What’s In a Name? The Great “Alien” Debate

February 26th, 2015

This morning I awoke to hate mail directed at the other half of Red Girls Salon, Dee Dee Sorvino.  Evidently, she tweeted something about “aliens” and instantly set off a firestorm of anger.  One irate writer even compared her to Adolph Hitler.

Now I didn’t read the tweet so I’m not certain what set off such rage, but from reading everyone’s angry missives, there is one thing I can state categorically.

Contrary to what you might think, it’s perfectly okay to call someone an alien.

I practiced immigration law for several years, and I can attest to the fact that even the most ardent fans of open border immigration law use the word “alien.”  A big reason for this is that it’s a defined term in the Immigration and Nationality Act.  Specifically, at 8 U.S.C. Section 1101, “alien” is defined as “any person not a citizen or national of the United States.”

The word “alien” goes back centuries.  You’ll find it in the Bible to refer to people who essentially “aren’t from around here.”  Recall your American history and you may remember something called the Alien and Sedition Acts.  They were very controversial and are regarded quite negatively by historians but not because the word “alien” was used.  That was absolutely the least of their problems.

While the much more controversial term “illegal alien” isn’t in the statute per se, it is often used by various federal agencies to describe immigrants without legal status.  For example, the Internal Revenue Service specifically defines an “illegal alien” as “an alien who has entered the United States illegally and is deportable if apprehended, or an alien who entered the United States legally but who has fallen ‘out of status’ and is deportable.’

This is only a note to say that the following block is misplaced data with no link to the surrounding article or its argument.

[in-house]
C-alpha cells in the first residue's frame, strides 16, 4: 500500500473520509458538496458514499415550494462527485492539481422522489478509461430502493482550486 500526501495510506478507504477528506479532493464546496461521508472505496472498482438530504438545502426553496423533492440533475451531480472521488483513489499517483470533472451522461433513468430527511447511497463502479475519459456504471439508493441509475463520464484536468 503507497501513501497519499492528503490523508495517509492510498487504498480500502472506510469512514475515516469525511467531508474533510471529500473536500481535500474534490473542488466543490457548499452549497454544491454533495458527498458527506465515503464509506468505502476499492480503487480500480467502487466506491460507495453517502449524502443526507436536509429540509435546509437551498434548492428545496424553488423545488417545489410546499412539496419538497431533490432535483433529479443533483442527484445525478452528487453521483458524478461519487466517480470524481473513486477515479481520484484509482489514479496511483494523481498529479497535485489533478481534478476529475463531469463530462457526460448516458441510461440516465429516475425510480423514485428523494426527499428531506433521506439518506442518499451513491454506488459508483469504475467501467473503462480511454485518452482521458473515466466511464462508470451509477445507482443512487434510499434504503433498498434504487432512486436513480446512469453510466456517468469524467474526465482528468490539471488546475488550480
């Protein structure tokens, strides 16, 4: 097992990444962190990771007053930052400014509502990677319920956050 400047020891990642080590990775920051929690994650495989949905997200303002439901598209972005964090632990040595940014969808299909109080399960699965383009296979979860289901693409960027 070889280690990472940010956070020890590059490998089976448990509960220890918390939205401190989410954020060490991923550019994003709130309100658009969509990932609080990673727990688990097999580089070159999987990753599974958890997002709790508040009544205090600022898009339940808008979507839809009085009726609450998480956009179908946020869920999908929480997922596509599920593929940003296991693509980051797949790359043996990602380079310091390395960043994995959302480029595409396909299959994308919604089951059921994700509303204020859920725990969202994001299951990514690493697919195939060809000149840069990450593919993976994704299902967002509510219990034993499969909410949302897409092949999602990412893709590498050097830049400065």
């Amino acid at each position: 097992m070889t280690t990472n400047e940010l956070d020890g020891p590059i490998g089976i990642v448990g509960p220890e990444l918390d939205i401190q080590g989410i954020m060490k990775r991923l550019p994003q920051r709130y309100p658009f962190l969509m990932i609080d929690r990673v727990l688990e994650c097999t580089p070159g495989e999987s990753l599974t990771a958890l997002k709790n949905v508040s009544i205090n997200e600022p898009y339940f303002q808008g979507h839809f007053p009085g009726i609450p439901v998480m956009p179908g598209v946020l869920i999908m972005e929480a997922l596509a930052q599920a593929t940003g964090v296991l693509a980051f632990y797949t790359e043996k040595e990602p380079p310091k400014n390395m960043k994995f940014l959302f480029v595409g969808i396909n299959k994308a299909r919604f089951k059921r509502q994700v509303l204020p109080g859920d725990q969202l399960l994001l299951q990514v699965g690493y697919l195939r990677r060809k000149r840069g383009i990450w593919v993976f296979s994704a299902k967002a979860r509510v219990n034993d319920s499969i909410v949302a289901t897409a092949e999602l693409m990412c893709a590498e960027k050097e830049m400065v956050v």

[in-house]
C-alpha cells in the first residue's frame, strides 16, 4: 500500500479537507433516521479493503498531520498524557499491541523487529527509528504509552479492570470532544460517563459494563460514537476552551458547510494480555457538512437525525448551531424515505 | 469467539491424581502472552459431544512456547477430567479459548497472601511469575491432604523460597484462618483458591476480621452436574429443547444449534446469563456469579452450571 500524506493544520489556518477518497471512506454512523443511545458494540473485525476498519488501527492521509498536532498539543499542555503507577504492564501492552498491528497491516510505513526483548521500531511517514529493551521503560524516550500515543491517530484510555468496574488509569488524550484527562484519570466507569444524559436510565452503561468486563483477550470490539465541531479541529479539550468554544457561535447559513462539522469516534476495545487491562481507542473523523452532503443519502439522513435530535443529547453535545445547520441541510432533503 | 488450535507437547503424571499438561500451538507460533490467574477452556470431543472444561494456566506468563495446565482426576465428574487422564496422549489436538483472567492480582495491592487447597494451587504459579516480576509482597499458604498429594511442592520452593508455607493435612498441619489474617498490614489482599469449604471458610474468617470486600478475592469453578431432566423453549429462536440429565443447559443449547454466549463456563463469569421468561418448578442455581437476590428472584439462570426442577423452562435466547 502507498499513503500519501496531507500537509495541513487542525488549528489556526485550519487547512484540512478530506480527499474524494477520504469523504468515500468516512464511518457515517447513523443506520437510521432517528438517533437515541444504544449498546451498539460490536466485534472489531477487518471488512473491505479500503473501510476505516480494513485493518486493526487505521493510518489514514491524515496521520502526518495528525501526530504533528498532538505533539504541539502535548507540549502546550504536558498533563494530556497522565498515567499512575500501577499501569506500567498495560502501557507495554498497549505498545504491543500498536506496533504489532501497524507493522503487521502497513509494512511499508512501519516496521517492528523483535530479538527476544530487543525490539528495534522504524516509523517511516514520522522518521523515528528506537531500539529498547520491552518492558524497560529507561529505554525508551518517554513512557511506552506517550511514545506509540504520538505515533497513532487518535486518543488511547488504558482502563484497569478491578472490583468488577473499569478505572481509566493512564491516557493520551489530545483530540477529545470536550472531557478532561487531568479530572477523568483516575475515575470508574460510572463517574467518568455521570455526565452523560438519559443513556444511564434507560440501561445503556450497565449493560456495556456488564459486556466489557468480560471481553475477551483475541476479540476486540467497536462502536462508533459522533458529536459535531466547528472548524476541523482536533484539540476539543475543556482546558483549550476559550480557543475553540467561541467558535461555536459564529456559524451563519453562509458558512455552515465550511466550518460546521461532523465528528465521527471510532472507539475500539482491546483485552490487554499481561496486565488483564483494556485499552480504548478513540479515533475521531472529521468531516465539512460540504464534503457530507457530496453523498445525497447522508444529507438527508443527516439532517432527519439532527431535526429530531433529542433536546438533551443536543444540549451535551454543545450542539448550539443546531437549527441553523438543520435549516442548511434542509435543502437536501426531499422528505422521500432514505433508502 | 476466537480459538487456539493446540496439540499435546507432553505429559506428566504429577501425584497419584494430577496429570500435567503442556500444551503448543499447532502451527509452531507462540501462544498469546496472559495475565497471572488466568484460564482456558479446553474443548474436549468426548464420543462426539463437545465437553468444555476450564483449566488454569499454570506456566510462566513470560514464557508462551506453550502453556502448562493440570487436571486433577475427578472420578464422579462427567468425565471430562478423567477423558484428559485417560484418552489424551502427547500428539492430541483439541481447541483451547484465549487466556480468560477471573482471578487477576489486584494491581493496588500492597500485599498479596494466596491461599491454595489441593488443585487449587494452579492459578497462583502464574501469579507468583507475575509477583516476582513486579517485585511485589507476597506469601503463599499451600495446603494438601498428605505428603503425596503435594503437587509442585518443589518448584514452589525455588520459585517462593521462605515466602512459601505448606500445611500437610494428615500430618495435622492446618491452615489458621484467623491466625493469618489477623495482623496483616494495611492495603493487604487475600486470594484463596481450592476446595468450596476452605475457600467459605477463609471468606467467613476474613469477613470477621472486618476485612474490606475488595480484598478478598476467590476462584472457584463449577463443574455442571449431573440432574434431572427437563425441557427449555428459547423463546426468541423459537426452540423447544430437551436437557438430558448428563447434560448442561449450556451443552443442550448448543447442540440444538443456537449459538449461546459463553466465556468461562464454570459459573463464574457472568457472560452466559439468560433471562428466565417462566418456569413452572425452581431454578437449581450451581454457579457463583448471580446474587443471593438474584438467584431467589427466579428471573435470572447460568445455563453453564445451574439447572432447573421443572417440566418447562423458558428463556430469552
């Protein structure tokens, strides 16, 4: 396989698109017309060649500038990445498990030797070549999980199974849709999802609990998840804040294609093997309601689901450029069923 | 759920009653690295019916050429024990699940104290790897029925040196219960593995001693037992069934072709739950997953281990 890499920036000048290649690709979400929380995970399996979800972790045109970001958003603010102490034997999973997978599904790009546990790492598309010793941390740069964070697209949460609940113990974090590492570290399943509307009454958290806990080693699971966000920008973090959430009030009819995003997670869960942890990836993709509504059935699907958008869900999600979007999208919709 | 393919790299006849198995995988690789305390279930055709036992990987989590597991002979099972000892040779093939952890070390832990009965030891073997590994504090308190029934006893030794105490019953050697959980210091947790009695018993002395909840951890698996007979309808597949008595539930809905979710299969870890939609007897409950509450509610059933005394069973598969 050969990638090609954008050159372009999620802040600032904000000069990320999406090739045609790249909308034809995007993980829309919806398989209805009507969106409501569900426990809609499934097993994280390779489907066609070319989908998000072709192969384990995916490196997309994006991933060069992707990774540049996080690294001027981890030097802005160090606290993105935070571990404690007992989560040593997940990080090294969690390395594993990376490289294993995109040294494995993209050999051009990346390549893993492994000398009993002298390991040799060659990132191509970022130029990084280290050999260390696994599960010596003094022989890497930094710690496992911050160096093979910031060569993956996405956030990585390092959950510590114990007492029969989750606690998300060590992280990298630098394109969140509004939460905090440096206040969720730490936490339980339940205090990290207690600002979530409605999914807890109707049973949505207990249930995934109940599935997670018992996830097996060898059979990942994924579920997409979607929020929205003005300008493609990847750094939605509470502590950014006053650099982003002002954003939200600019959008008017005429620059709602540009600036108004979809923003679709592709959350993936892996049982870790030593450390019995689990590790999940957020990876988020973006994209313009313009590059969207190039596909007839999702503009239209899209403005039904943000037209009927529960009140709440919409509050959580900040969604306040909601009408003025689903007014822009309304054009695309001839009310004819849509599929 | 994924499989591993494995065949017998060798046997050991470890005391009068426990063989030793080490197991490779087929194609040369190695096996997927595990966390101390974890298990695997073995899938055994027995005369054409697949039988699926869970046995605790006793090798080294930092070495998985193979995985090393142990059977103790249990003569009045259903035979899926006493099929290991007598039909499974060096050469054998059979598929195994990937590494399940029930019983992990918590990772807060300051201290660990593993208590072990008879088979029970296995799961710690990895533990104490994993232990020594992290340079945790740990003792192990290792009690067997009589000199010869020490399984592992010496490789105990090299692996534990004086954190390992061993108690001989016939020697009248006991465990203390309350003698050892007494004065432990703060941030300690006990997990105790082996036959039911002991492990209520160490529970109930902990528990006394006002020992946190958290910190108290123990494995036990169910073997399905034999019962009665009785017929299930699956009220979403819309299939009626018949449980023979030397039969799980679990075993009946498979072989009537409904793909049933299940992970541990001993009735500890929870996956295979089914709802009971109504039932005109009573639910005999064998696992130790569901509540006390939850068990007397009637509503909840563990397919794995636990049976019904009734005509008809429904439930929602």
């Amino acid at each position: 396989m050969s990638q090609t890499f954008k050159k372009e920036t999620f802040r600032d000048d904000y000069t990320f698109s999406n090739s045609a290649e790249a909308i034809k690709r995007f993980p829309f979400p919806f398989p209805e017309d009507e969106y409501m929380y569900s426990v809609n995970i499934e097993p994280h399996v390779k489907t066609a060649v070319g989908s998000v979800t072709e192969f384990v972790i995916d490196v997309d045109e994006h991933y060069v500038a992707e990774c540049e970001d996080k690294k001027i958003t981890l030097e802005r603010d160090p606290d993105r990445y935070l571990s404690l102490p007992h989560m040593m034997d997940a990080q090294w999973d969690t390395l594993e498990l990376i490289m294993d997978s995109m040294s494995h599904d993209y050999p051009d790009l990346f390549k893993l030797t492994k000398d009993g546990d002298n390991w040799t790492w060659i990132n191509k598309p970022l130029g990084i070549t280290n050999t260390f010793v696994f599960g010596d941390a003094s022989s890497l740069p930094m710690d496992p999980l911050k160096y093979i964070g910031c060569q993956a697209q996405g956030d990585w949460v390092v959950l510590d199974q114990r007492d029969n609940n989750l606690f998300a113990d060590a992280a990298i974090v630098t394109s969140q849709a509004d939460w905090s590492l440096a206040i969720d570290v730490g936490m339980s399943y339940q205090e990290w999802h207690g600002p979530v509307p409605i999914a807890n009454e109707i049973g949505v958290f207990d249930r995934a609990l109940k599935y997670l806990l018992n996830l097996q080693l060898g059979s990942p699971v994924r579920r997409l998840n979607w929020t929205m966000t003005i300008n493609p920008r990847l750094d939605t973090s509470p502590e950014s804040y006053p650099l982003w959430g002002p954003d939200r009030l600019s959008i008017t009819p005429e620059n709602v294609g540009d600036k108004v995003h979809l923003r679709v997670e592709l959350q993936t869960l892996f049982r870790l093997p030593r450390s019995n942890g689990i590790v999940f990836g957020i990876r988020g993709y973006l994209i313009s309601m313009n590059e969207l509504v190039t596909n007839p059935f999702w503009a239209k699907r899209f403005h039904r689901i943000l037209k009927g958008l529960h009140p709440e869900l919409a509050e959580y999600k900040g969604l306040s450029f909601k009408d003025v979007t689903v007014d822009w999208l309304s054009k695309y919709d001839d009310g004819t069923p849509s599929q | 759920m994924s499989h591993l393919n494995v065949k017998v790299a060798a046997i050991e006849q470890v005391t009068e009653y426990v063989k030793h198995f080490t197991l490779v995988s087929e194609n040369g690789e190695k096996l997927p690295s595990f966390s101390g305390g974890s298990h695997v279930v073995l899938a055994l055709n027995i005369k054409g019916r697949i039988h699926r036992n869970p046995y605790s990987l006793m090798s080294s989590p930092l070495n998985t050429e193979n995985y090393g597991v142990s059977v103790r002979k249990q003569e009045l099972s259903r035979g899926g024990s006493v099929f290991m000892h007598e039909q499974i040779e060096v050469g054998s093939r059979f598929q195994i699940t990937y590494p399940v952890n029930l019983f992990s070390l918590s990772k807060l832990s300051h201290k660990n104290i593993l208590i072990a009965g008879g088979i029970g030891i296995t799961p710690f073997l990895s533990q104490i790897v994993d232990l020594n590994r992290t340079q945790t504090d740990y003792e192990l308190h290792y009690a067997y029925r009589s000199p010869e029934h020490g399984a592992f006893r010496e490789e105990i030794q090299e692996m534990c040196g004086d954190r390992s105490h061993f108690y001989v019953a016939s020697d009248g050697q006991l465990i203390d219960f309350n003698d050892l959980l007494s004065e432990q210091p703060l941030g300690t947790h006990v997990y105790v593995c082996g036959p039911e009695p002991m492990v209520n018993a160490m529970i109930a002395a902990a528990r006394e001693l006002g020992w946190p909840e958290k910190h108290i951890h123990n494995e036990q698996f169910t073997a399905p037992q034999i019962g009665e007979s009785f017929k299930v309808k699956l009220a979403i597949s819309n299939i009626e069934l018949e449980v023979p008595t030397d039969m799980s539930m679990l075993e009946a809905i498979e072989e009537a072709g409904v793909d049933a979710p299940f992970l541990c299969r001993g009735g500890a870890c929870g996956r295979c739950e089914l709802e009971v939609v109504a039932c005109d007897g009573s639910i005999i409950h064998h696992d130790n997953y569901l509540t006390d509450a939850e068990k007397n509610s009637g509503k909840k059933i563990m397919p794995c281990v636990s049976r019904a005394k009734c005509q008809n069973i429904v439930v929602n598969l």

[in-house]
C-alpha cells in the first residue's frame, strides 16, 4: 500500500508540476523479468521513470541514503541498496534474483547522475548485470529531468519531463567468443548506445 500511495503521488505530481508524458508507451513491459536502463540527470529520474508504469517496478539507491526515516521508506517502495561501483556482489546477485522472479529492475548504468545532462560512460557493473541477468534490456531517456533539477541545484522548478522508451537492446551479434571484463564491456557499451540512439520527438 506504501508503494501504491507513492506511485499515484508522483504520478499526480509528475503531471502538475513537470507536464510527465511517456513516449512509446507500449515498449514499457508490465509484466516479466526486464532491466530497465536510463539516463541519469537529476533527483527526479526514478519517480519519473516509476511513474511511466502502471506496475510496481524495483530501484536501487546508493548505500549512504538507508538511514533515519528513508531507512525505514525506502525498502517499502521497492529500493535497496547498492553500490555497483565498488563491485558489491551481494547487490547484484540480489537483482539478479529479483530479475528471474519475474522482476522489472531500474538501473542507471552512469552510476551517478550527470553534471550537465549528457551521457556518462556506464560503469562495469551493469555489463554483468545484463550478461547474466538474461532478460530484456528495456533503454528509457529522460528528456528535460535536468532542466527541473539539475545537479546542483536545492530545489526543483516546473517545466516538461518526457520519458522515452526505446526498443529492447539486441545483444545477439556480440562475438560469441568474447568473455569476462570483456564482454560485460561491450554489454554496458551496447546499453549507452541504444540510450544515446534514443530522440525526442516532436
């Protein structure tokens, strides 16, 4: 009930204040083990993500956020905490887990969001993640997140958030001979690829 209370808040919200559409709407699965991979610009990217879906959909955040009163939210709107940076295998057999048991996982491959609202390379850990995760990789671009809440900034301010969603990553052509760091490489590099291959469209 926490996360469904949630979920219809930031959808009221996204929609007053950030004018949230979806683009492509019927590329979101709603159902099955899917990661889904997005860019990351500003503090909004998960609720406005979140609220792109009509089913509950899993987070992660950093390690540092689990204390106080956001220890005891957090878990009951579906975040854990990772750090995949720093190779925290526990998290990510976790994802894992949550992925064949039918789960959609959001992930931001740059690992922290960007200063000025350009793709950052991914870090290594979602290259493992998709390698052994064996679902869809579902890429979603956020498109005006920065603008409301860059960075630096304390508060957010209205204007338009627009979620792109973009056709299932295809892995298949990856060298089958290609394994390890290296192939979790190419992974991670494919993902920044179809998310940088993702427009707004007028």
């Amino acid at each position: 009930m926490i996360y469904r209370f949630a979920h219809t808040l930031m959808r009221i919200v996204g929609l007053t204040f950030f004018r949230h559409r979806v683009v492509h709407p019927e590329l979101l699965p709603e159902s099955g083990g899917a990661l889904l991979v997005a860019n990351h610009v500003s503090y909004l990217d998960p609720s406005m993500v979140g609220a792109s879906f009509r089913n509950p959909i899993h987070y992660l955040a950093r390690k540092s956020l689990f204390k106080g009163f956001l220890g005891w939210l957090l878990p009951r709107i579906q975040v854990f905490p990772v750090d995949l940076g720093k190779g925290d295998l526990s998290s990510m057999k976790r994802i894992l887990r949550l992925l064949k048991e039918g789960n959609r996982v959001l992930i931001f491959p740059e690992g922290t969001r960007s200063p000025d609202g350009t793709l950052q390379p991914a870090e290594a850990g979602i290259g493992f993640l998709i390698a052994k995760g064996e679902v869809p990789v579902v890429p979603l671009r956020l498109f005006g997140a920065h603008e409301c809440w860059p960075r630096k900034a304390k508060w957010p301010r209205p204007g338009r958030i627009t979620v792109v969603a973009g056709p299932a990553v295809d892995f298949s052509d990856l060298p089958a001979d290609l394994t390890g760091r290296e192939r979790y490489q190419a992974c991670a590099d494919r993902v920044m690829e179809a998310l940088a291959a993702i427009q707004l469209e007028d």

Language is a funny thing and granted some words fall out of favor faster than others.  For example, I don’t know many new parents out there naming their son Richard but calling him Dick these days. 

Also, we all learn in elementary school that many words have multiple meanings but are spelled exactly the same way.  So an alien can be some frightening green creature from another planet or a person visiting from another country.  One clearly shouldn’t be confused with the other because they have very different meanings.

Certainly, there will be lots of disagreement going forward as to what should happen to the millions of people working here without legal authorization, but everyone should take a deep breath and get a grip when it comes to the word “alien.”

If you have a problem with it, take it up with Congress and not Dee Dee.



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